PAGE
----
Woe Is Knee

Posted by By at 18 February, at 11 : 17 AM Print

Rotowire reported earlier this week that a surgeon, who wished to remain unnamed, estimates that Brandon Roy may only have one or two more years left in his career due to his chronic knee problems. That appears to be the confirmation that many have been mumbling for the past year or two. For one of  the better all-around perimeter players in the game it’s truly a shame that it’s looking increasingly likely that his career will never get to fully realize it’s potential.

The 2007 Rookie of the Year and 3-time all-star just hasn’t been able to stay healthy for the Blazers. During the 2008-2009 season he played his career high in games with 78, which not coincidentally, was his best season. His averages of 22 points, 4 rebounds, and 5 assists helped him to a spot on the all-star team and a place on the All-NBA second team, an indication of what he can do with a full season worth of games under his belt.

It almost seems like the Blazers are cursed when it comes to knee injuries. This year alone LaMarcus Aldridge, Greg Oden (shocker), Joel Przybilla, Elliot Williams, Rudy Fernandez, Marcus Camby, and Nicolas Batum have all missed games with various knee injuries. I’m thinking Portland gets my “Most Resilient Team of the Year” award considering that despite all those games lost they’re still 32-24. Nate McMillan might be doing his best over coaching job all things considered.

Strangely enough knee injuries are nothing new to Portland Trailblazers fans. Bill Walton suffered from knee injuries while playing for the Blazers. So Did Clyde Drexler. Sam Bowie’s knee & leg injuries, make him one of the answers to the trivia question “Who was drafted ahead of Michael Jordan and Charles Barkley?”. Arvydas Sabonis had so many knee injuries during his career while playing in Europe that he could barely run when he got to Portland. Of all the teams for him to come to when he came to America, it had to be Portland.

The perennial playoff teams of the mid 90s were led by players frequently seen on the training table with trainers looking at their knees in Buck Williams, Cliff Robinson, Terry Porter, and Jerome Kersey. The list goes on with Damon Stoudamire, Kenny Anderson, Jim Jackson, and Steve Smith. The Jermaine O’Neal for Dale Davis trade was essentially trading one good knee for no good knees. Throw in Brian Grant, Derek Anderson, Rod Strickland, Bonzi Wells, and Darius Miles and that pretty much brings us full circle. To make it even worse it’s not even always Blazers players. The career of Dikembe Mutombo came to an end in a 2009 playoff game after being carried of the stretcher with what was originally called a sprained knee. The Rockets’ opponents that in that series, yup the Blazers.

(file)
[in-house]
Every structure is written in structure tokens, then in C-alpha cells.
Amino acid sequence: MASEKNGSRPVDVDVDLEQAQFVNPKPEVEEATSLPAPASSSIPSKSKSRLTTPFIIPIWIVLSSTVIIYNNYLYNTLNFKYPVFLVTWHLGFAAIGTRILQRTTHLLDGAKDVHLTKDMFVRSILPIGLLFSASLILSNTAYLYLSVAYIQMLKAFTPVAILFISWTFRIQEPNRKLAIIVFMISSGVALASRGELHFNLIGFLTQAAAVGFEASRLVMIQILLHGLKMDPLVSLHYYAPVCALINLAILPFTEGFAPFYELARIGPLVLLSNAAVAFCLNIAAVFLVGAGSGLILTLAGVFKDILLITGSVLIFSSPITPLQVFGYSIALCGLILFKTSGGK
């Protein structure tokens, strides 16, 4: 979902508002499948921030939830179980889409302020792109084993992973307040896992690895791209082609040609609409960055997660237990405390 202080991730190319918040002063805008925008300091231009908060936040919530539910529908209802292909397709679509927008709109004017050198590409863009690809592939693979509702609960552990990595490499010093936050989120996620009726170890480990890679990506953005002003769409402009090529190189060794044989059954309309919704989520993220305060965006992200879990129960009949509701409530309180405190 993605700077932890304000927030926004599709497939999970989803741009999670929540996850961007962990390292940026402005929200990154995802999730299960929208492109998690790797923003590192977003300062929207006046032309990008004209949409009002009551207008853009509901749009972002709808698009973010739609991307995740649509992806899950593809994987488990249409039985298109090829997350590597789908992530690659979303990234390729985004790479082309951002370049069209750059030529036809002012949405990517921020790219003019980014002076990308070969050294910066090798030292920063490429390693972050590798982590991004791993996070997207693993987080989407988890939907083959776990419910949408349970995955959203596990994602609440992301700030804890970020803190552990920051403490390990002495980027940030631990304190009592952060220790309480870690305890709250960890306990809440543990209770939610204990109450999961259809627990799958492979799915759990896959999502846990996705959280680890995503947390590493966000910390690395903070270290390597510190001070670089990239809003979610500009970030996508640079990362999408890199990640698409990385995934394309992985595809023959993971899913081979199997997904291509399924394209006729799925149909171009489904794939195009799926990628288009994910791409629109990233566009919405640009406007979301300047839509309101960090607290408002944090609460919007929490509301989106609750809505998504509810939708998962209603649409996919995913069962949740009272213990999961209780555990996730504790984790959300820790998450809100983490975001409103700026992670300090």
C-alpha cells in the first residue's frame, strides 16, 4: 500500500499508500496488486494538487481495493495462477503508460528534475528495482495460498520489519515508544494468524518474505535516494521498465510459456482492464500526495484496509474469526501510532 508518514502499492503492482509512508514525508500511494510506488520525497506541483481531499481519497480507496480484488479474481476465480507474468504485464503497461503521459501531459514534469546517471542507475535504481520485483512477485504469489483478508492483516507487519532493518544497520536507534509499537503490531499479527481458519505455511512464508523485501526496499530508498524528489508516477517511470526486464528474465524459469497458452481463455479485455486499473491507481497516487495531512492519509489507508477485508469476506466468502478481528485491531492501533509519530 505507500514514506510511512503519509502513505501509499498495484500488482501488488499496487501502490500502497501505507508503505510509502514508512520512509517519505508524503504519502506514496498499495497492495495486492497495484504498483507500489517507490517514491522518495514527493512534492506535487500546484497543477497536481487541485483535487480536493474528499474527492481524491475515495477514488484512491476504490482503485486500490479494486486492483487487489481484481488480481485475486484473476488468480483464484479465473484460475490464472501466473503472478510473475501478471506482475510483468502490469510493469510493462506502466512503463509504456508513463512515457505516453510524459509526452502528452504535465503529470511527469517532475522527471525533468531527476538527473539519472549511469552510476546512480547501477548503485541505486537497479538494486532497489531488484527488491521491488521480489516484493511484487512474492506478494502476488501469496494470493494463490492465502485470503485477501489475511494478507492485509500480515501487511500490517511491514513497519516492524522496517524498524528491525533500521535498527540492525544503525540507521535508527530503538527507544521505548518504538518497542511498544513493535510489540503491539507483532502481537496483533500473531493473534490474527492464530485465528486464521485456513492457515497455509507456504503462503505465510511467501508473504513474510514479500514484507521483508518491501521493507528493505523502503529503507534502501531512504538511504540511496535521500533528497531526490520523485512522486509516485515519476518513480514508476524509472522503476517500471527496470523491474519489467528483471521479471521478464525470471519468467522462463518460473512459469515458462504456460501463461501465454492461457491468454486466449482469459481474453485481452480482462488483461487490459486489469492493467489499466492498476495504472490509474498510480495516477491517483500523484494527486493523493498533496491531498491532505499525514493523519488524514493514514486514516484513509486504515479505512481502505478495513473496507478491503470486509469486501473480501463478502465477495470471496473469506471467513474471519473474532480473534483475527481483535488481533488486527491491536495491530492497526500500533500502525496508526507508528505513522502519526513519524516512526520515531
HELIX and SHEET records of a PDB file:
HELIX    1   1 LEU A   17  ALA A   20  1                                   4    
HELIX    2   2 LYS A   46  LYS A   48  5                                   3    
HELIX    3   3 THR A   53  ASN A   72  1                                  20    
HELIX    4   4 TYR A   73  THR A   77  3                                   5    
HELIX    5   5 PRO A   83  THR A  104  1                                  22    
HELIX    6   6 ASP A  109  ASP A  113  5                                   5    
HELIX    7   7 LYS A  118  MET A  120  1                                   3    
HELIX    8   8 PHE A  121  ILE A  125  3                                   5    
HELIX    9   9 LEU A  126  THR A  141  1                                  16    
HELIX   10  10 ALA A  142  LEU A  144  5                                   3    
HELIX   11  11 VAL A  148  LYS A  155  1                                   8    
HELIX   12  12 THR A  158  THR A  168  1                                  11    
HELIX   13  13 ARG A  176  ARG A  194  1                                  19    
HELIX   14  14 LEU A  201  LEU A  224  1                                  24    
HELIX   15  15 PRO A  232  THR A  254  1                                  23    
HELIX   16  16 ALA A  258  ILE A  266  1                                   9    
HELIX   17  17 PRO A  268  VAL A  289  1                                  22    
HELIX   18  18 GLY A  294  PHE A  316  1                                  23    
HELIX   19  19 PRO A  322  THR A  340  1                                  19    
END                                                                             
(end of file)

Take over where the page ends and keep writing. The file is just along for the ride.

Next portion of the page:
I’m not sure what to make of it all. It almost seems like if you play for the Blazers at some point in your career the knee injuries will follow. They may happen in a Portland jersey, they may not. They could happen at the start of your career, like Oden, or at the end, or anywhere in between. Is there anything that can be done? Unless the Portland trainers figure out a way to get a hold of whatever they make those black boxes in airplane cockpits out of that remain in tact after a crash from 30,000 feet, and figure out a way to transplant that into the knee caps of every Blazers player I’m out of ideas.

The Low Post

Related Posts

One Comment

  1. blazingfan#1, 7 years ago Reply

    Ive been saying the same thing for years. The Blazers are cursed! Every player needs to have knee surgery. Its crazy. No way any player wants to go there anymore.


Post Your Comment